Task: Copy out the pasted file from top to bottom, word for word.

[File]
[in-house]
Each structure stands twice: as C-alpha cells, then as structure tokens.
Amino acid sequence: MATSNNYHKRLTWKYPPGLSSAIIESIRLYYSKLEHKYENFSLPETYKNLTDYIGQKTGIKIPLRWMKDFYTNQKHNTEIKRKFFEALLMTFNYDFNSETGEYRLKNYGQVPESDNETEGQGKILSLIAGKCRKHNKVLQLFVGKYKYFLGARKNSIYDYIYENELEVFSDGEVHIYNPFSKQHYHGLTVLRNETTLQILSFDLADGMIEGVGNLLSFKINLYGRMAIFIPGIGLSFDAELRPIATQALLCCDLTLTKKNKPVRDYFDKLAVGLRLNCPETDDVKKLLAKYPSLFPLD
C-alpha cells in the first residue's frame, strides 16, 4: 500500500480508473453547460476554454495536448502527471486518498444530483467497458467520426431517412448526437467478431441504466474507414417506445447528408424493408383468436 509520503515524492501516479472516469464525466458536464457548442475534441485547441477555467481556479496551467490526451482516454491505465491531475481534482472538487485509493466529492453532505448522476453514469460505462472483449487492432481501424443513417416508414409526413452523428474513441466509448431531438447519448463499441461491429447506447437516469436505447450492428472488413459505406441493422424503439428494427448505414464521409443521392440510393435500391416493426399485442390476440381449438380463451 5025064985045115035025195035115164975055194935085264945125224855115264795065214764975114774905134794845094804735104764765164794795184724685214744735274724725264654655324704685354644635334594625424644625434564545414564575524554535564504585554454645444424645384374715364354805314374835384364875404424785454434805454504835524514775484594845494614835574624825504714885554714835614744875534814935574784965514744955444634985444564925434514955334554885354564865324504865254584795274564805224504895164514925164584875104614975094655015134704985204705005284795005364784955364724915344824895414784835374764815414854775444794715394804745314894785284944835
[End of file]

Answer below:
[in-house]
Each structure stands twice: as C-alpha cells, then as structure tokens.
Amino acid sequence: MATSNNYHKRLTWKYPPGLSSAIIESIRLYYSKLEHKYENFSLPETYKNLTDYIGQKTGIKIPLRWMKDFYTNQKHNTEIKRKFFEALLMTFNYDFNSETGEYRLKNYGQVPESDNETEGQGKILSLIAGKCRKHNKVLQLFVGKYKYFLGARKNSIYDYIYENELEVFSDGEVHIYNPFSKQHYHGLTVLRNETTLQILSFDLADGMIEGVGNLLSFKINLYGRMAIFIPGIGLSFDAELRPIATQALLCCDLTLTKKNKPVRDYFDKLAVGLRLNCPETDDVKKLLAKYPSLFPLD
C-alpha cells in the first residue's frame, strides 16, 4: 500500500480508473453547460476554454495536448502527471486518498444530483467497458467520426431517412448526437467478431441504466474507414417506445447528408424493408383468436 509520503515524492501516479472516469464525466458536464457548442475534441485547441477555467481556479496551467490526451482516454491505465491531475481534482472538487485509493466529492453532505448522476453514469460505462472483449487492432481501424443513417416508414409526413452523428474513441466509448431531438447519448463499441461491429447506447437516469436505447450492428472488413459505406441493422424503439428494427448505414464521409443521392440510393435500391416493426399485442390476440381449438380463451 5025064985045115035025195035115164975055194935085264945125224855115264795065214764975114774905134794845094804735104764765164794795184724685214744735274724725264654655324704685354644635334594625424644625434564545414564575524554535564504585554454645444424645384374715364354805314374835384364875404424785454434805454504835524514775484594845494614835574624825504714885554714835614744875534814935574784965514744955444634985444564925434514955334554885354564865324504865254584795274564805224504895164514925164584875104614975094655015134704985204705005284795005364784955364724915344824895414784835374764815414854775444794715394804745314894785284944835